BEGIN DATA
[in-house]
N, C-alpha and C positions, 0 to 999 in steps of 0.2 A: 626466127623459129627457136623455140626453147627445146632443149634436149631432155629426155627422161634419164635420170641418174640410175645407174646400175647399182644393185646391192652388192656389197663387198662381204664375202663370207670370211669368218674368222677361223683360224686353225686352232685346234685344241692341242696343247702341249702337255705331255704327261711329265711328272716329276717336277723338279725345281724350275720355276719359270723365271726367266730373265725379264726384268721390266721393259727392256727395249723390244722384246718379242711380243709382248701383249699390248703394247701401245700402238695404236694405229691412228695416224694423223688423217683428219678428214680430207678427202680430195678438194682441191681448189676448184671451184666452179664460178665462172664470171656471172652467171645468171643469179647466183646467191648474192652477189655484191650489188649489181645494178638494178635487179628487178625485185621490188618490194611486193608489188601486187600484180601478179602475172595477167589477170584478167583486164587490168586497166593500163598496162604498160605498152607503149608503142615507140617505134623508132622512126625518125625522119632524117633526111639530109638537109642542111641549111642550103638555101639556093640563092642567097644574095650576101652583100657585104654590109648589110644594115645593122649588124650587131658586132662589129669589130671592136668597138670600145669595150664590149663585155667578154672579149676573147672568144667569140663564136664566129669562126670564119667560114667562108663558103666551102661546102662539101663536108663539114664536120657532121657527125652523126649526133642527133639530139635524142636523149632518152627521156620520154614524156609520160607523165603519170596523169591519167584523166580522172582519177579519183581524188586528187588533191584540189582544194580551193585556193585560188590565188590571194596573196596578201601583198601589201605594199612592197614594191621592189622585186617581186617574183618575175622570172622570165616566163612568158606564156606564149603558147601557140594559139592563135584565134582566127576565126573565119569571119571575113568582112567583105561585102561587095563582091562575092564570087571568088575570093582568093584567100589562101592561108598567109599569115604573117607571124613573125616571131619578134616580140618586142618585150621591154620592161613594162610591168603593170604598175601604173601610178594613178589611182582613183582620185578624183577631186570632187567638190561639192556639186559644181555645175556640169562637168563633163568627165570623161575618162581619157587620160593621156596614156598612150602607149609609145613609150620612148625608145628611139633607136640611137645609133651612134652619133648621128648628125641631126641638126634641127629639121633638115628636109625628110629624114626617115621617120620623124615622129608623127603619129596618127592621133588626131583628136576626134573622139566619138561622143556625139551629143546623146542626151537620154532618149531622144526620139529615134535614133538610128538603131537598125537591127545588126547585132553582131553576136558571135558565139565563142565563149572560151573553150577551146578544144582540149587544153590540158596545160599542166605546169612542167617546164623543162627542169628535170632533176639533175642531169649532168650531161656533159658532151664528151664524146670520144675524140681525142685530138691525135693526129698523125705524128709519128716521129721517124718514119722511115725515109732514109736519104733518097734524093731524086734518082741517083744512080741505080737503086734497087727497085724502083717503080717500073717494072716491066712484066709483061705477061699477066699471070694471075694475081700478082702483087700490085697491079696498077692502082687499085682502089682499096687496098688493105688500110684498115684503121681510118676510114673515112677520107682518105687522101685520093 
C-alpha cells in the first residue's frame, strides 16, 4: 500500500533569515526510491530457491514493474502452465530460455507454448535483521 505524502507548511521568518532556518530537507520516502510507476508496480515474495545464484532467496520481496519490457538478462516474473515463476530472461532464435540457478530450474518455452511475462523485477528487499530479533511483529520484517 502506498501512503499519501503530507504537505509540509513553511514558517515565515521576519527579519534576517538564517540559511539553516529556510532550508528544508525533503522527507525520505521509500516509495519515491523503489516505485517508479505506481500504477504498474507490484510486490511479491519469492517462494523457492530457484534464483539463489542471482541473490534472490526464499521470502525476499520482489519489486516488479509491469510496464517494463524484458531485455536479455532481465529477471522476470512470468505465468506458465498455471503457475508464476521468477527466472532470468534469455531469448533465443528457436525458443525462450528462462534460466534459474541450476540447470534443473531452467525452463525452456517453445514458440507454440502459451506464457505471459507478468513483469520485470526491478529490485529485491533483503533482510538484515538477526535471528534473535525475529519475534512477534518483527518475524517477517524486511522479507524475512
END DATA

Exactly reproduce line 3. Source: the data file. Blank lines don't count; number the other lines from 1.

C-alpha cells in the first residue's frame, strides 16, 4: 500500500533569515526510491530457491514493474502452465530460455507454448535483521 505524502507548511521568518532556518530537507520516502510507476508496480515474495545464484532467496520481496519490457538478462516474473515463476530472461532464435540457478530450474518455452511475462523485477528487499530479533511483529520484517 502506498501512503499519501503530507504537505509540509513553511514558517515565515521576519527579519534576517538564517540559511539553516529556510532550508528544508525533503522527507525520505521509500516509495519515491523503489516505485517508479505506481500504477504498474507490484510486490511479491519469492517462494523457492530457484534464483539463489542471482541473490534472490526464499521470502525476499520482489519489486516488479509491469510496464517494463524484458531485455536479455532481465529477471522476470512470468505465468506458465498455471503457475508464476521468477527466472532470468534469455531469448533465443528457436525458443525462450528462462534460466534459474541450476540447470534443473531452467525452463525452456517453445514458440507454440502459451506464457505471459507478468513483469520485470526491478529490485529485491533483503533482510538484515538477526535471528534473535525475529519475534512477534518483527518475524517477517524486511522479507524475512